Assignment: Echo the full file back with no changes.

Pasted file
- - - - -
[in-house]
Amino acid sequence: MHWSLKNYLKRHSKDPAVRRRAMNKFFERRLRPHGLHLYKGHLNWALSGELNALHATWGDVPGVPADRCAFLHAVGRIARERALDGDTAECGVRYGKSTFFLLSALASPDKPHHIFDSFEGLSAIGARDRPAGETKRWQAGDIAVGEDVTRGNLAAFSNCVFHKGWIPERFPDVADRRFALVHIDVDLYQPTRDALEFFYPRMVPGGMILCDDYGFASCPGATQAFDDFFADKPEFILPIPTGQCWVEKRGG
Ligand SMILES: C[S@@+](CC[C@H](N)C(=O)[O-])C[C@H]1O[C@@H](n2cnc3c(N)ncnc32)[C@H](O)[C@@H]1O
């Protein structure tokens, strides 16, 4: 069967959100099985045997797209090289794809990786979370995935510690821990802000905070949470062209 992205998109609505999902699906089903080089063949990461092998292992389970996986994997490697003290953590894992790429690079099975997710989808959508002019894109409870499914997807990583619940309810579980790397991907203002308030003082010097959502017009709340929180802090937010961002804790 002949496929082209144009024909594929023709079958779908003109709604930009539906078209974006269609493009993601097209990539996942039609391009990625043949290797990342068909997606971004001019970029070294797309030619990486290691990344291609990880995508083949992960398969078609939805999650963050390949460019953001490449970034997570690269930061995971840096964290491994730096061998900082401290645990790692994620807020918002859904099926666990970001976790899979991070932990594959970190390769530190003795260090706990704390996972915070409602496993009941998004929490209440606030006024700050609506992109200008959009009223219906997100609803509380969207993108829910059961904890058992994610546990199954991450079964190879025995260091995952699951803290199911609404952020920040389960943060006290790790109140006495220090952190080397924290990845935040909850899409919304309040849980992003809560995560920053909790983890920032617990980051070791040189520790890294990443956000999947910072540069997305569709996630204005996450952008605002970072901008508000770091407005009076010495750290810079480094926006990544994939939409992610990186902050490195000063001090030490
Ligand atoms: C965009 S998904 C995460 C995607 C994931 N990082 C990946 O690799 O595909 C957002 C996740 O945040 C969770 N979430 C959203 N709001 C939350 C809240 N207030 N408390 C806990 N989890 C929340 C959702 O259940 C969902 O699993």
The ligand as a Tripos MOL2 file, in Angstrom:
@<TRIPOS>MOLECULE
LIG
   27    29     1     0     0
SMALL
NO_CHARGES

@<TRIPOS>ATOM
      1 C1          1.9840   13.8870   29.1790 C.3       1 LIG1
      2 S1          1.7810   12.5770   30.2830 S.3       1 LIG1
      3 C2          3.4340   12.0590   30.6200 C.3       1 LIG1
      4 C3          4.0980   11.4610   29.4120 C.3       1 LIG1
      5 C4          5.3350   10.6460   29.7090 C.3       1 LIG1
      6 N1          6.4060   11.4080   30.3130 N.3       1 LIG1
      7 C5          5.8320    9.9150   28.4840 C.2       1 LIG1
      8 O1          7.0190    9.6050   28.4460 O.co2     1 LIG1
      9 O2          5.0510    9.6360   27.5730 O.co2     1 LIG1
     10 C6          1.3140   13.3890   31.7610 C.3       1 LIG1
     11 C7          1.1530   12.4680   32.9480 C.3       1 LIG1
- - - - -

[in-house]
Amino acid sequence: MHWSLKNYLKRHSKDPAVRRRAMNKFFERRLRPHGLHLYKGHLNWALSGELNALHATWGDVPGVPADRCAFLHAVGRIARERALDGDTAECGVRYGKSTFFLLSALASPDKPHHIFDSFEGLSAIGARDRPAGETKRWQAGDIAVGEDVTRGNLAAFSNCVFHKGWIPERFPDVADRRFALVHIDVDLYQPTRDALEFFYPRMVPGGMILCDDYGFASCPGATQAFDDFFADKPEFILPIPTGQCWVEKRGG
Ligand SMILES: C[S@@+](CC[C@H](N)C(=O)[O-])C[C@H]1O[C@@H](n2cnc3c(N)ncnc32)[C@H](O)[C@@H]1O
């Protein structure tokens, strides 16, 4: 069967959100099985045997797209090289794809990786979370995935510690821990802000905070949470062209 992205998109609505999902699906089903080089063949990461092998292992389970996986994997490697003290953590894992790429690079099975997710989808959508002019894109409870499914997807990583619940309810579980790397991907203002308030003082010097959502017009709340929180802090937010961002804790 002949496929082209144009024909594929023709079958779908003109709604930009539906078209974006269609493009993601097209990539996942039609391009990625043949290797990342068909997606971004001019970029070294797309030619990486290691990344291609990880995508083949992960398969078609939805999650963050390949460019953001490449970034997570690269930061995971840096964290491994730096061998900082401290645990790692994620807020918002859904099926666990970001976790899979991070932990594959970190390769530190003795260090706990704390996972915070409602496993009941998004929490209440606030006024700050609506992109200008959009009223219906997100609803509380969207993108829910059961904890058992994610546990199954991450079964190879025995260091995952699951803290199911609404952020920040389960943060006290790790109140006495220090952190080397924290990845935040909850899409919304309040849980992003809560995560920053909790983890920032617990980051070791040189520790890294990443956000999947910072540069997305569709996630204005996450952008605002970072901008508000770091407005009076010495750290810079480094926006990544994939939409992610990186902050490195000063001090030490
Ligand atoms: C965009 S998904 C995460 C995607 C994931 N990082 C990946 O690799 O595909 C957002 C996740 O945040 C969770 N979430 C959203 N709001 C939350 C809240 N207030 N408390 C806990 N989890 C929340 C959702 O259940 C969902 O699993």
The ligand as a Tripos MOL2 file, in Angstrom:
@<TRIPOS>MOLECULE
LIG
   27    29     1     0     0
SMALL
NO_CHARGES

@<TRIPOS>ATOM
      1 C1          1.9840   13.8870   29.1790 C.3       1 LIG1
      2 S1          1.7810   12.5770   30.2830 S.3       1 LIG1
      3 C2          3.4340   12.0590   30.6200 C.3       1 LIG1
      4 C3          4.0980   11.4610   29.4120 C.3       1 LIG1
      5 C4          5.3350   10.6460   29.7090 C.3       1 LIG1
      6 N1          6.4060   11.4080   30.3130 N.3       1 LIG1
      7 C5          5.8320    9.9150   28.4840 C.2       1 LIG1
      8 O1          7.0190    9.6050   28.4460 O.co2     1 LIG1
      9 O2          5.0510    9.6360   27.5730 O.co2     1 LIG1
     10 C6          1.3140   13.3890   31.7610 C.3       1 LIG1
     11 C7          1.1530   12.4680   32.9480 C.3       1 LIG1